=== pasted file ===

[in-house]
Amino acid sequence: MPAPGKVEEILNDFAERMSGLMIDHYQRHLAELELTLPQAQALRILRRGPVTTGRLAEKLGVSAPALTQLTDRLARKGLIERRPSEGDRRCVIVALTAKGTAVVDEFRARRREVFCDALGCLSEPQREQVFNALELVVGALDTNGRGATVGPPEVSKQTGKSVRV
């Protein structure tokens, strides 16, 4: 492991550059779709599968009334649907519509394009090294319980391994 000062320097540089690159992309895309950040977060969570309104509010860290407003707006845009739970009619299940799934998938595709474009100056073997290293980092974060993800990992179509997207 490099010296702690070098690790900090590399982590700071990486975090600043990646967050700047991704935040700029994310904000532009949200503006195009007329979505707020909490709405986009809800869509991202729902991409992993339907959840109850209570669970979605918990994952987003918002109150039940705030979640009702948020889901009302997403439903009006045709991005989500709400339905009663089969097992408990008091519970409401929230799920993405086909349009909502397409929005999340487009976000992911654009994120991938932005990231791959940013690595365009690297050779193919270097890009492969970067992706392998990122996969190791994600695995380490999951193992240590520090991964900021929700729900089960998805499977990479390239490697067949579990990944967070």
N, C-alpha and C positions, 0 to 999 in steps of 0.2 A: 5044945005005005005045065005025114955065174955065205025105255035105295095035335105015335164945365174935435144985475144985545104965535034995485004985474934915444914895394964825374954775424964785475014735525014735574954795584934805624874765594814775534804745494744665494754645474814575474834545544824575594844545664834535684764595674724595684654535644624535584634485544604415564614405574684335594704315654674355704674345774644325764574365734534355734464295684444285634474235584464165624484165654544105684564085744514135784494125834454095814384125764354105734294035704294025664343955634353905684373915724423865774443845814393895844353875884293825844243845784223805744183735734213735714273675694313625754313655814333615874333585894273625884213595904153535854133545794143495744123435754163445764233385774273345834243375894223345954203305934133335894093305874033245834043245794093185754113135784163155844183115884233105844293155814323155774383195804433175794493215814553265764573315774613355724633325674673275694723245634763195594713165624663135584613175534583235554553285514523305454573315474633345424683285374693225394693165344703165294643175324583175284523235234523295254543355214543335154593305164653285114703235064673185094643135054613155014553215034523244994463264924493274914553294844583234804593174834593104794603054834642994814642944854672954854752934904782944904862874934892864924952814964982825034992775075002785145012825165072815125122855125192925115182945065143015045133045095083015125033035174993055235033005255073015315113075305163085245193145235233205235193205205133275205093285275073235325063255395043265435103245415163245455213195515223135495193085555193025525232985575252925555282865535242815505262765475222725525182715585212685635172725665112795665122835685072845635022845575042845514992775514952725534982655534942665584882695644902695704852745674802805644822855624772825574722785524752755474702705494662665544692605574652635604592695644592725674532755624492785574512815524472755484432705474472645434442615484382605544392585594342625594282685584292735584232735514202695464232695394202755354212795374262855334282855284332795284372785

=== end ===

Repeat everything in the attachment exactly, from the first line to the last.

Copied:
[in-house]
Amino acid sequence: MPAPGKVEEILNDFAERMSGLMIDHYQRHLAELELTLPQAQALRILRRGPVTTGRLAEKLGVSAPALTQLTDRLARKGLIERRPSEGDRRCVIVALTAKGTAVVDEFRARRREVFCDALGCLSEPQREQVFNALELVVGALDTNGRGATVGPPEVSKQTGKSVRV
């Protein structure tokens, strides 16, 4: 492991550059779709599968009334649907519509394009090294319980391994 000062320097540089690159992309895309950040977060969570309104509010860290407003707006845009739970009619299940799934998938595709474009100056073997290293980092974060993800990992179509997207 490099010296702690070098690790900090590399982590700071990486975090600043990646967050700047991704935040700029994310904000532009949200503006195009007329979505707020909490709405986009809800869509991202729902991409992993339907959840109850209570669970979605918990994952987003918002109150039940705030979640009702948020889901009302997403439903009006045709991005989500709400339905009663089969097992408990008091519970409401929230799920993405086909349009909502397409929005999340487009976000992911654009994120991938932005990231791959940013690595365009690297050779193919270097890009492969970067992706392998990122996969190791994600695995380490999951193992240590520090991964900021929700729900089960998805499977990479390239490697067949579990990944967070």
N, C-alpha and C positions, 0 to 999 in steps of 0.2 A: 5044945005005005005045065005025114955065174955065205025105255035105295095035335105015335164945365174935435144985475144985545104965535034995485004985474934915444914895394964825374954775424964785475014735525014735574954795584934805624874765594814775534804745494744665494754645474814575474834545544824575594844545664834535684764595674724595684654535644624535584634485544604415564614405574684335594704315654674355704674345774644325764574365734534355734464295684444285634474235584464165624484165654544105684564085744514135784494125834454095814384125764354105734294035704294025664343955634353905684373915724423865774443845814393895844353875884293825844243845784223805744183735734213735714273675694313625754313655814333615874333585894273625884213595904153535854133545794143495744123435754163445764233385774273345834243375894223345954203305934133335894093305874033245834043245794093185754113135784163155844183115884233105844293155814323155774383195804433175794493215814553265764573315774613355724633325674673275694723245634763195594713165624663135584613175534583235554553285514523305454573315474633345424683285374693225394693165344703165294643175324583175284523235234523295254543355214543335154593305164653285114703235064673185094643135054613155014553215034523244994463264924493274914553294844583234804593174834593104794603054834642994814642944854672954854752934904782944904862874934892864924952814964982825034992775075002785145012825165072815125122855125192925115182945065143015045133045095083015125033035174993055235033005255073015315113075305163085245193145235233205235193205205133275205093285275073235325063255395043265435103245415163245455213195515223135495193085555193025525232985575252925555282865535242815505262765475222725525182715585212685635172725665112795665122835685072845635022845575042845514992775514952725534982655534942665584882695644902695704852745674802805644822855624772825574722785524752755474702705494662665544692605574652635604592695644592725674532755624492785574512815524472755484432705474472645434442615484382605544392585594342625594282685584292735584232735514202695464232695394202755354212795374262855334282855284332795284372785